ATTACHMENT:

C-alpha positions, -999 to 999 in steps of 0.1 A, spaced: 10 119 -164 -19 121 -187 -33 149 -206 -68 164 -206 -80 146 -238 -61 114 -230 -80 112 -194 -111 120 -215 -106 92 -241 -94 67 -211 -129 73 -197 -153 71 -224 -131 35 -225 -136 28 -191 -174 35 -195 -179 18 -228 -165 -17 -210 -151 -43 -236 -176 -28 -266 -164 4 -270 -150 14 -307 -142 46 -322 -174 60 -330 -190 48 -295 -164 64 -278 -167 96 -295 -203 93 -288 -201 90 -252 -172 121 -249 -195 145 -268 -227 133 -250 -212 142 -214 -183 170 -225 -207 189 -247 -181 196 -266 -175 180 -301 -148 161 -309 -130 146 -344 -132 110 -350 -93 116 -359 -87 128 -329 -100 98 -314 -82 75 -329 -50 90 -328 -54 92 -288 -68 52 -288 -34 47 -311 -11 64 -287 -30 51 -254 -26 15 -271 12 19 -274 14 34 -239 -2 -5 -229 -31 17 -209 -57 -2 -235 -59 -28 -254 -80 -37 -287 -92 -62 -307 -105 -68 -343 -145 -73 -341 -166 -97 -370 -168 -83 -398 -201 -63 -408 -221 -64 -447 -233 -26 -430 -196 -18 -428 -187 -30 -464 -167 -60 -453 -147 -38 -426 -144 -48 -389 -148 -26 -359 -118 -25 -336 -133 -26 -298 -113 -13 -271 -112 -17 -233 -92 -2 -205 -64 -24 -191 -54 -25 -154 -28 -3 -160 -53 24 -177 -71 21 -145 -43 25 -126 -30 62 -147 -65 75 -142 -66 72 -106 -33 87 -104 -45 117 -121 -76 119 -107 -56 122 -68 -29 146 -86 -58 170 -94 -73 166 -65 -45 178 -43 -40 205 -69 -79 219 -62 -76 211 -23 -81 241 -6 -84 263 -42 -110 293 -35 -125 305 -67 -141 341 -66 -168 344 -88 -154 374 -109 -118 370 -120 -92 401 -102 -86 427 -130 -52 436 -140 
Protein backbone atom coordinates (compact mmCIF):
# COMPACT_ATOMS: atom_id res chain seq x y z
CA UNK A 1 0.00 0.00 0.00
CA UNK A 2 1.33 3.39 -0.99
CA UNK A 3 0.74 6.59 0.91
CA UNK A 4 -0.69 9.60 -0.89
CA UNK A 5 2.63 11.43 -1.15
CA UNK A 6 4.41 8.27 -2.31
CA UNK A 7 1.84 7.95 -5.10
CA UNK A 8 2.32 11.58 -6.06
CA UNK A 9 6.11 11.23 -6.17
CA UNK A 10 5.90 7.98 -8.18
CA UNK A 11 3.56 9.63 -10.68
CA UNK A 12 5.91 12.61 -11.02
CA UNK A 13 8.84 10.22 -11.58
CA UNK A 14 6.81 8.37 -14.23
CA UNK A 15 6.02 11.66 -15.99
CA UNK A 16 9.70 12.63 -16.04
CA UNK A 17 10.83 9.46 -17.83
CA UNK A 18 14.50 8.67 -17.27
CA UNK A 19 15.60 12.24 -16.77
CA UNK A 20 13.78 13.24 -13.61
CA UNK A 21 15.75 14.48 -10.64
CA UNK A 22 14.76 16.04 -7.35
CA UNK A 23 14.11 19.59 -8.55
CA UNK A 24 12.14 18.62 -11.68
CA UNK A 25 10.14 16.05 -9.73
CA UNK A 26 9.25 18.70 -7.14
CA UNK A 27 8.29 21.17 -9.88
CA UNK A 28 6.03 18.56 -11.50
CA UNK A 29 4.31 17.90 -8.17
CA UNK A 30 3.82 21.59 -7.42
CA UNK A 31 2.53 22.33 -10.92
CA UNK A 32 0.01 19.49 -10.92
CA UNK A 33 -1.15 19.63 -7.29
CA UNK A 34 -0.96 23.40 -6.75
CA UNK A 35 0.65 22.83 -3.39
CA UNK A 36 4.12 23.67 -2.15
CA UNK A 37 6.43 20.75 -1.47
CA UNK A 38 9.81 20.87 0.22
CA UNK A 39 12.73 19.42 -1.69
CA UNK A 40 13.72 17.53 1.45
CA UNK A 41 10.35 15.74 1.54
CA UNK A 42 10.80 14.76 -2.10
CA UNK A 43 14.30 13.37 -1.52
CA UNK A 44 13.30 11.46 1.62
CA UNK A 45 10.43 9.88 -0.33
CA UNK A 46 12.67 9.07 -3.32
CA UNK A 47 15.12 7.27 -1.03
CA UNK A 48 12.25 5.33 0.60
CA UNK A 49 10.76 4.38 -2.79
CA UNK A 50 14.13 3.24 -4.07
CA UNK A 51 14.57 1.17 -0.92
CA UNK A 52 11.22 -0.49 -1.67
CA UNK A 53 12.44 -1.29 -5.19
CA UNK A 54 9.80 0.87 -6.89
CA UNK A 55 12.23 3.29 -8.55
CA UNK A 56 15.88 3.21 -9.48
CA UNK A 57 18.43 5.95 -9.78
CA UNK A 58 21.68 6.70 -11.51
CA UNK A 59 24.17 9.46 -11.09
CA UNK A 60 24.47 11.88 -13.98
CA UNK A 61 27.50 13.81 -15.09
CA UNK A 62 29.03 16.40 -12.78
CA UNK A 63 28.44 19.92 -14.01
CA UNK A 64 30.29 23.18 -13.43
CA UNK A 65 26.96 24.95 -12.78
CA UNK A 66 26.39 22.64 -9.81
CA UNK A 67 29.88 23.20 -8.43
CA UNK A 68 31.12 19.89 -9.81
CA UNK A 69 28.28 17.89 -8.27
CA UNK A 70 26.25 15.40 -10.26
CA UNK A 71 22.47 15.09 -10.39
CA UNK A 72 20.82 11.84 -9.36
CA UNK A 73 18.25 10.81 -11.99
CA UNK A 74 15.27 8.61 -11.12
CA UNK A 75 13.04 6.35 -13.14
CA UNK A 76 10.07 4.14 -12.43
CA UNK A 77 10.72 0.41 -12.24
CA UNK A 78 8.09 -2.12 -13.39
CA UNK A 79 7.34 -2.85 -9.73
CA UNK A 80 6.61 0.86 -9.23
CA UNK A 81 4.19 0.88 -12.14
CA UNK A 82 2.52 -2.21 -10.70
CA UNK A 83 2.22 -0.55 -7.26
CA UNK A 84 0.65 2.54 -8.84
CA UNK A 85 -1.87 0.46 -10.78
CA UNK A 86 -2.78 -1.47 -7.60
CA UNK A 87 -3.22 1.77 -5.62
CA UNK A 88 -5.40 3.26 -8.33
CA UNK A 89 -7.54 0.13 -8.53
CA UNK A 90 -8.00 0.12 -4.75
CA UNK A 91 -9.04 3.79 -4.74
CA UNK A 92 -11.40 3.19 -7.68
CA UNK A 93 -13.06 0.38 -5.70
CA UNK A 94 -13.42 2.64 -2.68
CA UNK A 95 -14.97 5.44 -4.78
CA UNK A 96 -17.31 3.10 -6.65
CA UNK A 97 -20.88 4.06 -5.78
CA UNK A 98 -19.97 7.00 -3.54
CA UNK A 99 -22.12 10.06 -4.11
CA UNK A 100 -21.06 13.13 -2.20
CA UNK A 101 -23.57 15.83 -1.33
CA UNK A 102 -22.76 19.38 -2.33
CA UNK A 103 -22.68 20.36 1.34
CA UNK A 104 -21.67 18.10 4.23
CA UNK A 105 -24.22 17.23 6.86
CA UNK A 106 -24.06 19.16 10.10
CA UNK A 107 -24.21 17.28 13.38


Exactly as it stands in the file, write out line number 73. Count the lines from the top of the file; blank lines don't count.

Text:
CA UNK A 70 26.25 15.40 -10.26